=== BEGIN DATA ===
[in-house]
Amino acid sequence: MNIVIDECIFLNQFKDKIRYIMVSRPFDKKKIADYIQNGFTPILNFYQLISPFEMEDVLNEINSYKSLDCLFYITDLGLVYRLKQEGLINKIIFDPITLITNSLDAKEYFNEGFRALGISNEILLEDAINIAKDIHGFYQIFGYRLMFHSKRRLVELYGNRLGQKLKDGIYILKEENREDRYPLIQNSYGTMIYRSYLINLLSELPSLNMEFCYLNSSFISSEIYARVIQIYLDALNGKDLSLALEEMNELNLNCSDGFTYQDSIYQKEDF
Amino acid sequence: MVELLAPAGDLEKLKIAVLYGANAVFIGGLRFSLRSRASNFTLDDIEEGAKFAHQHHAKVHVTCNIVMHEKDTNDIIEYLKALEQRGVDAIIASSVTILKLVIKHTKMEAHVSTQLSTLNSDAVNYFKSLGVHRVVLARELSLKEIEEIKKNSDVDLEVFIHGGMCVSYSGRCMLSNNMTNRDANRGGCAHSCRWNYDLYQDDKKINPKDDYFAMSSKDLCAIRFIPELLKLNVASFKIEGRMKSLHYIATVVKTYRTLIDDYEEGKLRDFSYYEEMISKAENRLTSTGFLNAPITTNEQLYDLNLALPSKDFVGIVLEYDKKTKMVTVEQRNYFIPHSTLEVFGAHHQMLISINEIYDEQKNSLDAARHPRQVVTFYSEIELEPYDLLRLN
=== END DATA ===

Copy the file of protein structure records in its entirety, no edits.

[in-house]
Amino acid sequence: MNIVIDECIFLNQFKDKIRYIMVSRPFDKKKIADYIQNGFTPILNFYQLISPFEMEDVLNEINSYKSLDCLFYITDLGLVYRLKQEGLINKIIFDPITLITNSLDAKEYFNEGFRALGISNEILLEDAINIAKDIHGFYQIFGYRLMFHSKRRLVELYGNRLGQKLKDGIYILKEENREDRYPLIQNSYGTMIYRSYLINLLSELPSLNMEFCYLNSSFISSEIYARVIQIYLDALNGKDLSLALEEMNELNLNCSDGFTYQDSIYQKEDF
Amino acid sequence: MVELLAPAGDLEKLKIAVLYGANAVFIGGLRFSLRSRASNFTLDDIEEGAKFAHQHHAKVHVTCNIVMHEKDTNDIIEYLKALEQRGVDAIIASSVTILKLVIKHTKMEAHVSTQLSTLNSDAVNYFKSLGVHRVVLARELSLKEIEEIKKNSDVDLEVFIHGGMCVSYSGRCMLSNNMTNRDANRGGCAHSCRWNYDLYQDDKKINPKDDYFAMSSKDLCAIRFIPELLKLNVASFKIEGRMKSLHYIATVVKTYRTLIDDYEEGKLRDFSYYEEMISKAENRLTSTGFLNAPITTNEQLYDLNLALPSKDFVGIVLEYDKKTKMVTVEQRNYFIPHSTLEVFGAHHQMLISINEIYDEQKNSLDAARHPRQVVTFYSEIELEPYDLLRLN